Let me just say that the Eternia sets look awesome. As a matter of fact, pretty much all of the production design is great. The original characters that appear in the film are brought to life in a fairly faithful and realistic manner and Eternia really comes across as a different world. Here is giant fucking problem number two, though: Only about fifteen minutes of the one hour and forty-seven minute movie take place on Eternia. The rest takes place on 80’s-era earth and revolves around Courtney Cox’s dead parents. And yes, that is exactly as lame as it sounds.
Problem three is Gwyldor. Gwyldor is apparently in this movie to answer the question “What could possibly suck more than Orko and Snarf fucking and producing offspring?”
Masters of the Universe presents to you a certain wonderful suckiness that is best enjoyed in the company of other dudes and copious amounts of alcohol. Dolph Lundgren is something just shy of retarded as he lopes around what looks like downtown Roswell in his leather manties (Looking remarkably like one of the “300”). Teela’s only direction apparently consisted of “Turn around a lot so we can see that leather strap we yanked up your ass.” I guess if you have Dolph for the mommies you need a little Teela for the daddies. The guy that plays Man-At-Arms is appropriately mustachioed and Principal Strickland plays a thoroughly unlikeable cop who wins a toga and a whore for not shooting He-Man and Courtney Cox when he had the chance.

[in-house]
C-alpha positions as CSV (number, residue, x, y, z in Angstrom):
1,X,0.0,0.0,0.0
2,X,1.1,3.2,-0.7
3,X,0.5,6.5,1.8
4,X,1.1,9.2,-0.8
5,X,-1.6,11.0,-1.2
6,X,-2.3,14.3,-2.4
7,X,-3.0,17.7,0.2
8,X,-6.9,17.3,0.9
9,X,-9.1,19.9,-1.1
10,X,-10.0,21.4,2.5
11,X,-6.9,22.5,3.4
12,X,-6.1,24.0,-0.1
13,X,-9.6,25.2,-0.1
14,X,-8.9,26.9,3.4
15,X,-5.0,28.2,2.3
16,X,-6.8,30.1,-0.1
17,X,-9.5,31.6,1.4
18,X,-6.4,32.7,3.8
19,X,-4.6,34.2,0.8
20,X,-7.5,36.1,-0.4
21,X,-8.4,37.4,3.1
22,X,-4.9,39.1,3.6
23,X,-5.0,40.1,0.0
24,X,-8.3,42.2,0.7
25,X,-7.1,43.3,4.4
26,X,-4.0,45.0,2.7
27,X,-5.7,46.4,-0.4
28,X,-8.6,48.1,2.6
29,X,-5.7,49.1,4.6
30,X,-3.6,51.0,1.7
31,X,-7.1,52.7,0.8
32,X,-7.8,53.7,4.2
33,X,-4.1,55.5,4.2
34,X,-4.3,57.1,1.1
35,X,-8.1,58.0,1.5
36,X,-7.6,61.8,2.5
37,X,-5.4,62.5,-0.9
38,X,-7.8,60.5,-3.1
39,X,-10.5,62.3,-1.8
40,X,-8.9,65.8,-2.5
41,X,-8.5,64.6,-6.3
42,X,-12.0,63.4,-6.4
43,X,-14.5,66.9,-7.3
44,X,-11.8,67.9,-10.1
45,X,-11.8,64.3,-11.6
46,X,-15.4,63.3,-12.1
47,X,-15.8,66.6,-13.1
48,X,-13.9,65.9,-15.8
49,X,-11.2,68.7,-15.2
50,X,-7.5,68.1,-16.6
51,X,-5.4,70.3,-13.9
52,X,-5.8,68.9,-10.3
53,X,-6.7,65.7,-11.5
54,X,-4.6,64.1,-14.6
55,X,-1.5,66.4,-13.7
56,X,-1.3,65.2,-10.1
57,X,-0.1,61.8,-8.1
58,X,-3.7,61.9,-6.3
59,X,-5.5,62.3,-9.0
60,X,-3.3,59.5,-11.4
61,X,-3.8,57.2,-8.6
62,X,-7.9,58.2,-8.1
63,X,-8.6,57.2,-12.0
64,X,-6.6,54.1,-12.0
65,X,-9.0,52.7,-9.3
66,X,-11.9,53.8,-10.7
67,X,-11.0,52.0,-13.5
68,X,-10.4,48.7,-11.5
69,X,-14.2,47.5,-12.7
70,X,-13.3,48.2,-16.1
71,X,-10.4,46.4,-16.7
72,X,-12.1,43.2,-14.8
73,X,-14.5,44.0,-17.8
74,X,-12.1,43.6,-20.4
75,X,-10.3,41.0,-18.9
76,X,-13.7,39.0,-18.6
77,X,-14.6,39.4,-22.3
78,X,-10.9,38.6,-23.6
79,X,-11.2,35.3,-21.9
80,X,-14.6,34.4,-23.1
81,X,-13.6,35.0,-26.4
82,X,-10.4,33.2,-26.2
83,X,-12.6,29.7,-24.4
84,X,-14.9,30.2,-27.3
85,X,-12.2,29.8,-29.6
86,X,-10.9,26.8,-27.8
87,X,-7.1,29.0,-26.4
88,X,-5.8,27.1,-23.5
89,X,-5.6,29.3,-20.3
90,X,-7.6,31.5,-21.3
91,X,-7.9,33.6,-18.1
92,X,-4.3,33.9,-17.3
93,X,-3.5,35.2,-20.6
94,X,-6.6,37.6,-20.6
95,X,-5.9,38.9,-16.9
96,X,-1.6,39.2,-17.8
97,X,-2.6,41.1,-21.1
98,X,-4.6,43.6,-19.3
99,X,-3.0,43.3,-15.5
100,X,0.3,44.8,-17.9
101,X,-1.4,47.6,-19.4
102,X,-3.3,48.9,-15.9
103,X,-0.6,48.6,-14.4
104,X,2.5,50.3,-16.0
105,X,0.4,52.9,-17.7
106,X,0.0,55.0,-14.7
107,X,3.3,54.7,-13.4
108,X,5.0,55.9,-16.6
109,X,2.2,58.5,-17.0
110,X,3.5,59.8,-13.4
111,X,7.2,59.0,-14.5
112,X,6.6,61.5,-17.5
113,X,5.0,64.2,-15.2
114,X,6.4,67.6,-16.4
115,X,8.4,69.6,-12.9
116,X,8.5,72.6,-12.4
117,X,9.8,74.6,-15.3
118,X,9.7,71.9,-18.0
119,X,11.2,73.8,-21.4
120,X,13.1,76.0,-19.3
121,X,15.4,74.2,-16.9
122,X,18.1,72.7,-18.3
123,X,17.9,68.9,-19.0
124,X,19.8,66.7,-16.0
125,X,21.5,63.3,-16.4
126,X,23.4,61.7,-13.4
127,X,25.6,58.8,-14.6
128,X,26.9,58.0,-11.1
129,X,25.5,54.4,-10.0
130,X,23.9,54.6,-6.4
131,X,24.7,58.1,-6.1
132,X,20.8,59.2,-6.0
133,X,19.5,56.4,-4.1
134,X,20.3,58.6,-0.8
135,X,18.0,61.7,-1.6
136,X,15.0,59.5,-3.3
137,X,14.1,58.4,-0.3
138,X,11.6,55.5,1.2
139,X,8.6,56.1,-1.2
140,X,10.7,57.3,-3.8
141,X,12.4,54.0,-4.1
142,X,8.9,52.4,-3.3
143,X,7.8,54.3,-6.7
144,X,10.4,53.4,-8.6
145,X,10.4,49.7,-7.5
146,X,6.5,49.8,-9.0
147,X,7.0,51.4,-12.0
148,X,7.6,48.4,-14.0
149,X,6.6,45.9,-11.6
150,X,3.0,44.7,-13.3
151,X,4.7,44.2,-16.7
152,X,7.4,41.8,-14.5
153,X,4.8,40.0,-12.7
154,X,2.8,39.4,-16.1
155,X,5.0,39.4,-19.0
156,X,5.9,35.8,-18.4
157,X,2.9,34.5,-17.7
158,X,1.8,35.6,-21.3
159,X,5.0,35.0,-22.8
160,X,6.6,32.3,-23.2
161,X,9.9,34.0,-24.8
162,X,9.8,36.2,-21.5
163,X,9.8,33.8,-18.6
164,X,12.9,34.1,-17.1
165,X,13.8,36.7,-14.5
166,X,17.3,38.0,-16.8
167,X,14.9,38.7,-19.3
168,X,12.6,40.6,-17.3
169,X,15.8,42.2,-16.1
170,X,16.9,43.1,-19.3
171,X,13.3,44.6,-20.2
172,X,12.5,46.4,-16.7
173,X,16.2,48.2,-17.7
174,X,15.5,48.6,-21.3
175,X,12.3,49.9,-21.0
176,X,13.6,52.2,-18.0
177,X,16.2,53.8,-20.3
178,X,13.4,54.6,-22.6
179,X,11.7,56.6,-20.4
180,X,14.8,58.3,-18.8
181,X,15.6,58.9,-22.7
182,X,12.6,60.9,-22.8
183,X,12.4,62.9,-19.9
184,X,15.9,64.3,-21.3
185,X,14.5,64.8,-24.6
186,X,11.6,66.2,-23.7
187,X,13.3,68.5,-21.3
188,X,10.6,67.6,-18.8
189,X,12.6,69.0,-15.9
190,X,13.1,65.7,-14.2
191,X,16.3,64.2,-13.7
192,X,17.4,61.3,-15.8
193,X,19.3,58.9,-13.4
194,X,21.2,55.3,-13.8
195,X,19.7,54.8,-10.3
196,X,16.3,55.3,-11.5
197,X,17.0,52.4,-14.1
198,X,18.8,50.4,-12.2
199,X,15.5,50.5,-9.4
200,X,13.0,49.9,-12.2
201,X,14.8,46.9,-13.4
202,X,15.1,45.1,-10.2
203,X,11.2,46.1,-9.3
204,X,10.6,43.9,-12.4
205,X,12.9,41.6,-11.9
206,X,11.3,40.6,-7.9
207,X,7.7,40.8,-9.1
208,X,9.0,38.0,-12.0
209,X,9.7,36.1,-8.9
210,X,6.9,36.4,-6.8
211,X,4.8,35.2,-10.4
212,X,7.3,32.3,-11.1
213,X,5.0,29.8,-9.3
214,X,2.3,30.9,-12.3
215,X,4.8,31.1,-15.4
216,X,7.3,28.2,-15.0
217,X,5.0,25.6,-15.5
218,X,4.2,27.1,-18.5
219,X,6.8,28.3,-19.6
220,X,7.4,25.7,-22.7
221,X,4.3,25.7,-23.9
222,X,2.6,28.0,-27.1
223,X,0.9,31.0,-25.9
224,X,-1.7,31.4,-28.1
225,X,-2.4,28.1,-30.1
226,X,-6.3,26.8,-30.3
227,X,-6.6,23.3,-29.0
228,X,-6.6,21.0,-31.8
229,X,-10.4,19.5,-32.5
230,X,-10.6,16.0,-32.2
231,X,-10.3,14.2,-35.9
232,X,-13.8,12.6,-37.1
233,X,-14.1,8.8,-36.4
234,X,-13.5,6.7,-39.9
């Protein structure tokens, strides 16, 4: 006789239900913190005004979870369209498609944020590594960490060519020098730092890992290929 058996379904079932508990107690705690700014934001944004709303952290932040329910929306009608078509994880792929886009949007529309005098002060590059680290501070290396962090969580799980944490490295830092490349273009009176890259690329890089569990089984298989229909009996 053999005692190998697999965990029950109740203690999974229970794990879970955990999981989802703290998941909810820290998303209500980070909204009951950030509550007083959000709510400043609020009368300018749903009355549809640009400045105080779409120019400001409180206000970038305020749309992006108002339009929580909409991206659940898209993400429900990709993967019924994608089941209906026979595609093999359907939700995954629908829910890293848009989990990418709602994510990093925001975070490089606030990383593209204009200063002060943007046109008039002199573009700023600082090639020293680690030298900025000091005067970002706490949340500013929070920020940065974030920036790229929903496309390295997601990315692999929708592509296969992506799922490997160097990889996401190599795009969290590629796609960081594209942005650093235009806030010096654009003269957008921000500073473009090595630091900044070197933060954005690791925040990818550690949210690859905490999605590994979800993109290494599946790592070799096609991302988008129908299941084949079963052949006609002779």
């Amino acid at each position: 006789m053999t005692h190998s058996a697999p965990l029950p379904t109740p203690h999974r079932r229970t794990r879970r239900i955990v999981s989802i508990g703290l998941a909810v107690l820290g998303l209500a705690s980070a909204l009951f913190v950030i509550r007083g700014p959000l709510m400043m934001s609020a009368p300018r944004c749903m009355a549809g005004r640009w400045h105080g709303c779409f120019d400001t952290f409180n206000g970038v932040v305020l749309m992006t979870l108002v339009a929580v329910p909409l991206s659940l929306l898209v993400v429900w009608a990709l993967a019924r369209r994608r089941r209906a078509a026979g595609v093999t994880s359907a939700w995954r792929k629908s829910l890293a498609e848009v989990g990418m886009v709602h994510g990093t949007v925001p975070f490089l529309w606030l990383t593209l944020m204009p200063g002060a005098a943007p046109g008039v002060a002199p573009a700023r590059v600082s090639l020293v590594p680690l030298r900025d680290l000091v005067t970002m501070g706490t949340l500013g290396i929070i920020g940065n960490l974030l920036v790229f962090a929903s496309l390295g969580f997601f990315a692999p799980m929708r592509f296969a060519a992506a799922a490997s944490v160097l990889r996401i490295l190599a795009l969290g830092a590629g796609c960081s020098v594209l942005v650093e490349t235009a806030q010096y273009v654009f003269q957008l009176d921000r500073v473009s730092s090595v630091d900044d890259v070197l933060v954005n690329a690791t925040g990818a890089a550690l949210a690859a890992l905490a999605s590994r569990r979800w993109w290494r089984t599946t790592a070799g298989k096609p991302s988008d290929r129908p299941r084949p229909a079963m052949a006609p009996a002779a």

The golden moment in Masters of the Universe occurs roughly an hour and a half in, when He-Man is apprehended by Skeletor and his goons. HM is being restrained by about ten of Skeletor’s “Sentinels” – generic troops that look like leftover Star Wars costumes (Actually a lot of stuff in this movie looks like leftover Star Wars something-or-other) – when one overzealous Sentinel appears to leap forward right onto Dolph’s golden-mulleted head. My initial reaction was “Holy shit! That guy is really into his job!” But after rewinding in order to show it to the guys who hadn’t been paying as close attention as I had (all of them), we discovered that this guy was not leaping forward in a display of aggressive enthusiasm. He was, instead, tripping over another guy’s leg in a display of aggressive clumsiness. The best part is that the very next shot is one of Skeletor throwing back his head and laughing, so it appears he is just cracking up at his clumsy minion. Awesome.
I highly recommend watching this movie at your next social gathering. Whoever is still at your house when it is over are worth having as friends. Anybody else should be immediately reduced to “acquaintance” status. I’m looking at you, Carlito.
Bizarro 4 out of 5 Flying Manhole Covers
I haven’t used a “Bizarro” rating before since I just made it up, so let me explain: I can’t in good conscience give a shitty movie that I enjoyed watching a low score. My scores are mostly meant to suggest how much I am entertained by a movie, with quality being somewhat secondary. At the same time, I can’t really score something the caliber of Masters of the Universe the same as I would Casino Royale, despite being almost equally entertained by them. Enter the Bizarro Score. It will be specifically for shitty movies and if you need any more explanation than that then I just don’t know what to tell you.
On Sunday I just hung out with Mrs. Troublemaker and Lil’ Troublemaker all day. We played with a mix of Batman, Star Wars and Little People farm that my son seems to enjoy. Mrs. Troublemaker’s parents were even nice enough to stop by before dinner to wish me a Happy Birthday. That was nice.
Side Note: I used to write a lot more biographical stuff than I do now. If you look back on Needless Things you can even find recaps of vacations and stuff. While I still do that for cons, I pretty much stopped for regular, run-of-the-mill events. What I’m saying here is – anybody want to come over and watch some 80s flicks? I won’t write about it.